A Newer Wilderness, by Roseanne Carrara
Reviewed by Jacob Bachinger.
If you’re like me, when flipping through the pages of a new book of poetry, you tend to let your eye scan over the lines randomly, looking for an arresting phrase or image. When flipping through Roseanne Carrara’s collection A Newer Wilderness, what you will probably find most arresting is the “Notes” section at the end of the book. Certainly these pages do give a strong indication of the poet’s work: poems with inter-textual references to Horace, Emily Dickinson, Robert Frost, Alexander Pope, Ian MacEwen — even Ray Bradbury — as well as to painters such as Lawren S. Harris, Jean-Paul Lemieux, Frederick H. Varley, Simon Marmion, and also to Wagner’s Ring cycle and the natural history of the Starling and the Ivory-Billed Woodpecker.
This puts Carrara’s A Newer Wilderness in a definite class with a high standard. By invoking the likes of Dickinson and Frost et al., she accepts a self inflicted challenge. As a poet, Carrara has to be good to make those connections. And often Carrara is very good, very prepared to meet that challenge, to meet the bar she has raised for herself. Her poetry is dense and ambitious, carefully and subtly tackling big themes, yet it is nicely balanced by touches of irony and humour throughout. Her ambition announces itself right from the start, in the collection’s prologue, “To A Translator of Horace,” where Carrara writes, “Nobody escapes the sport of the old gods / or the shame of the new Christ, cold in his chiefly literal state.”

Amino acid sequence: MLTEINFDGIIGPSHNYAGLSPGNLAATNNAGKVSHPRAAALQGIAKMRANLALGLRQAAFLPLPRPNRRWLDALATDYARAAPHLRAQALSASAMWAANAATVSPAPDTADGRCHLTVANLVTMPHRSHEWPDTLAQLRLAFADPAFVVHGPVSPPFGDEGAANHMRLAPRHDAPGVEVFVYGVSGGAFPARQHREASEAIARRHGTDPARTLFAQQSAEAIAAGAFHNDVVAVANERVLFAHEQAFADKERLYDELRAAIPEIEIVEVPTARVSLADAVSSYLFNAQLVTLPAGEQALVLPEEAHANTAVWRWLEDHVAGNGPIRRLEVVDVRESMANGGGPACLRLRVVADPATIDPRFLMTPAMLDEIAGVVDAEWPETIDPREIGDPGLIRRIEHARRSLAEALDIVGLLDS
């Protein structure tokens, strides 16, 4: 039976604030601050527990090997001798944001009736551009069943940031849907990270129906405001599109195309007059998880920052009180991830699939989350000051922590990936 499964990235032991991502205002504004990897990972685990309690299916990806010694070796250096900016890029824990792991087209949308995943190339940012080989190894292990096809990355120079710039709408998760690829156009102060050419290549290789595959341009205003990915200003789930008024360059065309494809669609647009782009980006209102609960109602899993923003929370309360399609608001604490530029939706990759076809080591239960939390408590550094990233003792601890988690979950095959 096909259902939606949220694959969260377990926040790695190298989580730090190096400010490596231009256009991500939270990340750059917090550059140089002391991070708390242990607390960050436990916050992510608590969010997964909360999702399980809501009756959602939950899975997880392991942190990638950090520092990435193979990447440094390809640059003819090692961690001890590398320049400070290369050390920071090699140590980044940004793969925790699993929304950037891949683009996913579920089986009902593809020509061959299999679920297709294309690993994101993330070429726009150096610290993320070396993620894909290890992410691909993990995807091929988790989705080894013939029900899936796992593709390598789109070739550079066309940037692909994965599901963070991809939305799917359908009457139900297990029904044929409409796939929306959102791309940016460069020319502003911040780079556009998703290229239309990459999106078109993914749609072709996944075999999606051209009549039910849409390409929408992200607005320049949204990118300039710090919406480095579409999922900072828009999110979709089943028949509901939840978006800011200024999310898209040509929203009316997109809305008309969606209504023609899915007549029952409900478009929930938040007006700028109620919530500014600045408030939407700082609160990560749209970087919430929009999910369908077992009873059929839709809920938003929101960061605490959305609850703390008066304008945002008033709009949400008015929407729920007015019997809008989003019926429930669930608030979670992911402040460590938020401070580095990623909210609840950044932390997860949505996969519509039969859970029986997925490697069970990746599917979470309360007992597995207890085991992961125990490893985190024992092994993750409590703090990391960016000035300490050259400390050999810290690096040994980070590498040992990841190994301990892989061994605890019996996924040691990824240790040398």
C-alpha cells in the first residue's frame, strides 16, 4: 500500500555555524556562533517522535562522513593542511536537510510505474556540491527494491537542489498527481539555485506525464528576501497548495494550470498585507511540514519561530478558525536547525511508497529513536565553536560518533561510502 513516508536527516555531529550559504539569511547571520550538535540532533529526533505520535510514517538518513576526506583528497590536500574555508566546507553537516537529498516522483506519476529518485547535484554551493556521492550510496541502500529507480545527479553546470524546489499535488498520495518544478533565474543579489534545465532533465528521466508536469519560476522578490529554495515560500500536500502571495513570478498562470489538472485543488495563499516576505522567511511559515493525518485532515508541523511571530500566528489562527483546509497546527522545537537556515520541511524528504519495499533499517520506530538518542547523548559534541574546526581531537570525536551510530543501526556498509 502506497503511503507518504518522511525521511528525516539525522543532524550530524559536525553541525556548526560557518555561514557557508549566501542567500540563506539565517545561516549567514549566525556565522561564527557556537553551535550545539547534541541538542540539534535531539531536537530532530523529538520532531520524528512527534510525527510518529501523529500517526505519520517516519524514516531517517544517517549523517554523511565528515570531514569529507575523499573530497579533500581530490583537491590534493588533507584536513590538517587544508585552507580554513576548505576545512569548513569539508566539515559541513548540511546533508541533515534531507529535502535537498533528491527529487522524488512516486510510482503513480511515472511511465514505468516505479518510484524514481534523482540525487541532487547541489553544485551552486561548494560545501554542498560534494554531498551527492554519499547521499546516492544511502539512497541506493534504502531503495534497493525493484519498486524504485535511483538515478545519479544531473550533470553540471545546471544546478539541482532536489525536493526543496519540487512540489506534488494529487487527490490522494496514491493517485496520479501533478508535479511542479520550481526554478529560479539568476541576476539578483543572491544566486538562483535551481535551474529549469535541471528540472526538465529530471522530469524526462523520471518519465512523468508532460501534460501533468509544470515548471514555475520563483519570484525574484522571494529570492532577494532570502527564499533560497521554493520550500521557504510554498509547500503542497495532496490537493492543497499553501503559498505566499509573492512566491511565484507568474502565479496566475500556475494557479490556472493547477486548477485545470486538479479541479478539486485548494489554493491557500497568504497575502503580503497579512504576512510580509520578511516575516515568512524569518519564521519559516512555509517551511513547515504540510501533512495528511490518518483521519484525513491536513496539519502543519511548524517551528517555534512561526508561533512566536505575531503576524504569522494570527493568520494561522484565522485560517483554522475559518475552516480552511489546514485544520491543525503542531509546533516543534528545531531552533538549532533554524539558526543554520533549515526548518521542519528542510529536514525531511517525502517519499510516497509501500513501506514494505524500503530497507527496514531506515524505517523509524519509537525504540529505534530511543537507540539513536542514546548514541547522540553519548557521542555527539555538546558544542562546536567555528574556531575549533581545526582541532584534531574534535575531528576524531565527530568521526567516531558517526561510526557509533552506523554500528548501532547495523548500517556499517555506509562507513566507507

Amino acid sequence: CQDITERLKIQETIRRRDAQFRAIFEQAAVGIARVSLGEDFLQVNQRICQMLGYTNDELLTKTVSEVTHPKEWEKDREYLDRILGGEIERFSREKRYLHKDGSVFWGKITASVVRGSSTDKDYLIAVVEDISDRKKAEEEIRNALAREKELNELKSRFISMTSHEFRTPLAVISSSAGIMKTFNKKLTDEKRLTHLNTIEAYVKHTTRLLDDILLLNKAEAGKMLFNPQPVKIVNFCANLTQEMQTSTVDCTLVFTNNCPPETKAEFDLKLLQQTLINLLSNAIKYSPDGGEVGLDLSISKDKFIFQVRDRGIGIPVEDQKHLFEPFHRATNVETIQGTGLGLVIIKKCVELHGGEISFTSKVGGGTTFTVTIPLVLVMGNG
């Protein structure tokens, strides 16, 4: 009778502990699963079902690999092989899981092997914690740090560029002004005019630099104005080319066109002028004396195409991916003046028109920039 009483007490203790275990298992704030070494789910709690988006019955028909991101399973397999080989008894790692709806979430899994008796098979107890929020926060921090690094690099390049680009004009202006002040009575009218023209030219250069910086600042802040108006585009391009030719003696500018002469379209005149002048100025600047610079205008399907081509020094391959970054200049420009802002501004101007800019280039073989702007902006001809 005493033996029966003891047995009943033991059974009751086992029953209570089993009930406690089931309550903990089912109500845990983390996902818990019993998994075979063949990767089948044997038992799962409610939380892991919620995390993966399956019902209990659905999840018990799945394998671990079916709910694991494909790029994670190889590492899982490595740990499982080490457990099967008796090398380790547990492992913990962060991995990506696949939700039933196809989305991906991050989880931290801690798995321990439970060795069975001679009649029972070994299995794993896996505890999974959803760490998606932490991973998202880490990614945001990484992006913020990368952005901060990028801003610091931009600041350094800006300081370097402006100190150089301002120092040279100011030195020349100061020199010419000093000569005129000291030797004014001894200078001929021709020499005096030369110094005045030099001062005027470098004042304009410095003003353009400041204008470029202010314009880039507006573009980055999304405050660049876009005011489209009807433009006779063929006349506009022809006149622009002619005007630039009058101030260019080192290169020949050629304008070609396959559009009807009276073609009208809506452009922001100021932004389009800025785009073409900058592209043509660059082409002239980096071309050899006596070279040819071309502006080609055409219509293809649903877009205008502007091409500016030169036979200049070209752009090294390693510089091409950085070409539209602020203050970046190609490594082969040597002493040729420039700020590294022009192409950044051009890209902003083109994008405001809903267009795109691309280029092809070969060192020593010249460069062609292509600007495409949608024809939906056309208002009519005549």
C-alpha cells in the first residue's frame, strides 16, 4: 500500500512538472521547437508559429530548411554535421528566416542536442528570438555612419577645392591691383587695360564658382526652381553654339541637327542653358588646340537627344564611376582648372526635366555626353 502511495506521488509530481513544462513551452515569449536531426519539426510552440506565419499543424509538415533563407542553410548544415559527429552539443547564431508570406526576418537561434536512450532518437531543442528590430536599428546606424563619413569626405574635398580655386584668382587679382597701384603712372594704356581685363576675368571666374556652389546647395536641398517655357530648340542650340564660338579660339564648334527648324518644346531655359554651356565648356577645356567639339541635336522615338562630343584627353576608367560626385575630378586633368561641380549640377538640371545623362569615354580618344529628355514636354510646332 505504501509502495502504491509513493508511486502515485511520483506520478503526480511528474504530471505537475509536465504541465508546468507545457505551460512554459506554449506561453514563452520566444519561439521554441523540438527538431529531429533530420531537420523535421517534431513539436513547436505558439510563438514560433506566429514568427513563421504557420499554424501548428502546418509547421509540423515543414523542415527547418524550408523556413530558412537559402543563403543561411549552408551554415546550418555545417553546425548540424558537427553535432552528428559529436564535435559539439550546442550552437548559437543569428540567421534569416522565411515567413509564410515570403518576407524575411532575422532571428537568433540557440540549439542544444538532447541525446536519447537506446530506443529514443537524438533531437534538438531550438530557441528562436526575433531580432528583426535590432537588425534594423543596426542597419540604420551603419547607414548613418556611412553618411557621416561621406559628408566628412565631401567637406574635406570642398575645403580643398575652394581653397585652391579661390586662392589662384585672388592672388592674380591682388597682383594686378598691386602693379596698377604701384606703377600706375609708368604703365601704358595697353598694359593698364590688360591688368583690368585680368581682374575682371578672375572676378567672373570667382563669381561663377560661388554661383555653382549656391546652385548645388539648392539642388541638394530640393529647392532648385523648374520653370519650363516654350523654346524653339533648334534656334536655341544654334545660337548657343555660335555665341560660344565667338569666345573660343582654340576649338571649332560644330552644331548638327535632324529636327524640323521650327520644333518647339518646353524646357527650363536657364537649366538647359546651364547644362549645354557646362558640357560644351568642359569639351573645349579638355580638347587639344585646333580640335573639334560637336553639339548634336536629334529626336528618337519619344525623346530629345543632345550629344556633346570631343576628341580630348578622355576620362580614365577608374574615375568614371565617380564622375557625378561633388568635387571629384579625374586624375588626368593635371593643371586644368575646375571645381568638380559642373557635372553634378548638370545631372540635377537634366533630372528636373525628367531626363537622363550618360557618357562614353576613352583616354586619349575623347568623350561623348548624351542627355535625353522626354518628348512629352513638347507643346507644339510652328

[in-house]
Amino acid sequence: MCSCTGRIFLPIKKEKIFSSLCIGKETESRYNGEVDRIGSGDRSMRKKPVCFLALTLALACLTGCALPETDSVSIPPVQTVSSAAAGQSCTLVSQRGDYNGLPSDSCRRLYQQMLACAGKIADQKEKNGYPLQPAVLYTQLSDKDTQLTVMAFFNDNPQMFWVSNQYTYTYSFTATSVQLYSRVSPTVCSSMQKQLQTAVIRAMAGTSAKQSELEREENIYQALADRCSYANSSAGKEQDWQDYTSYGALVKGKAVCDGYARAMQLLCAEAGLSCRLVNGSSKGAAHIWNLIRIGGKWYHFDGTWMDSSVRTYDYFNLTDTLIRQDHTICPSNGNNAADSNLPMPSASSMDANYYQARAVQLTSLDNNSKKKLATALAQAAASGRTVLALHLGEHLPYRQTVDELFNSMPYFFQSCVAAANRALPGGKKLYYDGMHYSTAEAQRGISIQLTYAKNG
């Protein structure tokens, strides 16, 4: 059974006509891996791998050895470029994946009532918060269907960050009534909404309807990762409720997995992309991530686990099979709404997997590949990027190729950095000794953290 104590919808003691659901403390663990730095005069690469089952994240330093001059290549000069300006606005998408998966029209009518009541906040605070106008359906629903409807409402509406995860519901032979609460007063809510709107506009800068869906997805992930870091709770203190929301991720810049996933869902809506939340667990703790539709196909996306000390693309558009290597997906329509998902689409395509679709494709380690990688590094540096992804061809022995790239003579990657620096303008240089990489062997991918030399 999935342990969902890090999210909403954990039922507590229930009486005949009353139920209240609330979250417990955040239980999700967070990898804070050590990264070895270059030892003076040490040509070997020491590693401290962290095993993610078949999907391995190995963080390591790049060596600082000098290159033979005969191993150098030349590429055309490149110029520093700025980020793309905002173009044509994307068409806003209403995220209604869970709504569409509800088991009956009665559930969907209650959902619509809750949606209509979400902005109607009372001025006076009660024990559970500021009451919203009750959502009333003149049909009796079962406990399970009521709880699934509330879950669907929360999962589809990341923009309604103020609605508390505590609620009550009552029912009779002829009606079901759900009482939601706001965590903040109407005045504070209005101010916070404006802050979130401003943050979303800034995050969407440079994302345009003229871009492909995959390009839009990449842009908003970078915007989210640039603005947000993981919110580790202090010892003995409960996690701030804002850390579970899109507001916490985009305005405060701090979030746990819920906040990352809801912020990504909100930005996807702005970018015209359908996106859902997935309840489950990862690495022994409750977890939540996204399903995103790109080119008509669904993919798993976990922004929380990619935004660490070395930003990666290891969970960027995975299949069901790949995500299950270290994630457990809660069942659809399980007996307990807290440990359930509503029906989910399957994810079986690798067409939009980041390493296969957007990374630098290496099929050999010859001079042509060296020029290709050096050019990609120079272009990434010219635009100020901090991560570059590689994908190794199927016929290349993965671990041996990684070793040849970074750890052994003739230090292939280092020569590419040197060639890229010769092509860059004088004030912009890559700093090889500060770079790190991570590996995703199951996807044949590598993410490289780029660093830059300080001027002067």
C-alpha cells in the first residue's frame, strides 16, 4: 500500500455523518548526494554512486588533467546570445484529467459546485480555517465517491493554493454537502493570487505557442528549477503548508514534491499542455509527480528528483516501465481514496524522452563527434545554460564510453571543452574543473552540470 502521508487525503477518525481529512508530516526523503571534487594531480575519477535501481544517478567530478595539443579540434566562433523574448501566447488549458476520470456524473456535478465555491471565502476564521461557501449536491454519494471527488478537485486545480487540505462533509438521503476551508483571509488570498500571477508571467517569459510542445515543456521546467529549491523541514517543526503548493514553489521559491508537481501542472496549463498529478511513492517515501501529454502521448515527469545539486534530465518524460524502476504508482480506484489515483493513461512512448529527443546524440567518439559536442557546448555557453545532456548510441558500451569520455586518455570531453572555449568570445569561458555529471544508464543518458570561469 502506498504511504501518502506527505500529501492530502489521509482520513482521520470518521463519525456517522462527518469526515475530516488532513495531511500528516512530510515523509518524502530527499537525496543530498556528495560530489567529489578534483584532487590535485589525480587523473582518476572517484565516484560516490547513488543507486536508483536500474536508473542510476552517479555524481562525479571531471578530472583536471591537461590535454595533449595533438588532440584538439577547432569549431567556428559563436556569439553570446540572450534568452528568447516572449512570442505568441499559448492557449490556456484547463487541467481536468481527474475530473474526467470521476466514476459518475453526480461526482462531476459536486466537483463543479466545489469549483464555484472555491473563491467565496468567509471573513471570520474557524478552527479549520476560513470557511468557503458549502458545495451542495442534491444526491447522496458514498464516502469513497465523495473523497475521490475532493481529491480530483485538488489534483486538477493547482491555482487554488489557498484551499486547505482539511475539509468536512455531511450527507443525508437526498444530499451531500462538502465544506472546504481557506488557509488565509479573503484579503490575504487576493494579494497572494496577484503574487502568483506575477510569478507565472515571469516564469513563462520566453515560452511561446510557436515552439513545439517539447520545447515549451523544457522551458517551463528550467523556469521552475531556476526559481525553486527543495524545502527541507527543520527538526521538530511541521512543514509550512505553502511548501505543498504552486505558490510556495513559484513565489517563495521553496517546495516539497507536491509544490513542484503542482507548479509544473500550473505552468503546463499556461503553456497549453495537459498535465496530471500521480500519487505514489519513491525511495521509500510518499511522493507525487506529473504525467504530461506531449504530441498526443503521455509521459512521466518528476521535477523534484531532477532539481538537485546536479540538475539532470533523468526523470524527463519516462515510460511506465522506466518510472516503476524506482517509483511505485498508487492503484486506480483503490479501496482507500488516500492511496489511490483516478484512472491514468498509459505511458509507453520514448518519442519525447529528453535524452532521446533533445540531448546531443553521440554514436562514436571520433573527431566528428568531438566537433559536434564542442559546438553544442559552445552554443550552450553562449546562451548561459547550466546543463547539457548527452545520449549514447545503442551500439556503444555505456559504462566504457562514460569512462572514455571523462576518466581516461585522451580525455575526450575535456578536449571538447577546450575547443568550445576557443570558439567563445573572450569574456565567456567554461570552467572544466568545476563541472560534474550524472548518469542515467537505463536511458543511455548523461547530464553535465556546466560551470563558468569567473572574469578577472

Christ’s presence in the prologue is a key. This is the first of a number of references to resurrection that recur throughout (a theme which culminates in the collection’s centre-piece long poem, “Kenotaphion,” the title meaning “empty tomb”). And while death and destruction are part of the allure of resurrection, Carrara places more emphasis on a profusion of rebirth and renewed life. From the “consistent fruiting/ and flowering of oranges and hollyhocks” in “Lullaby,” to the “Transformation” and “Renaissance” of the Art Gallery of Ontario and the Royal Ontario Museum in “the Course of the Renovations,” to a meditation on a bird once thought to be extinct in “the Restoration of the Ivory-Billed Woodpecker”: “something once / called miraculous seems to be taking place again….”
At times, this fascination with the miraculous involves a direct confrontation with divinity, as in “The Wife of Pilate,” which Carrara prefaces with Matthew 27:19: “When he was set down on the judgment seat, his wife sent unto him, saying ‘Have thou nothing to do with that just man: for I have suffered many things this day in a dream because of him.’” In the poem, Carrara elaborates on that dream, dramatizing Pilate’s wife as wrestling with a chimera-like creature:
“…it was a hawk in wings
only that clambered down on top of me, a hawk
with the face of a man, the paws and tail of a lion
(or one of those cloned sheep) connecting himself to me
in a nauseous instant. And it wasn’t sex he’d come for
or anything like it, but a fight towards a death
of a sort I could barely master…”
Pilate’s wife admits, … “What I would have given
to have been a kind of Leda then, for that bird
to have flown down and made a supper of me
or come all over my leg, lifting a cold god
from my thigh…”
the ruddy afternoon, the night, one half day of nothing
I’d call paradise or even close, rolling, and pausing,
sometimes giving way for breath…”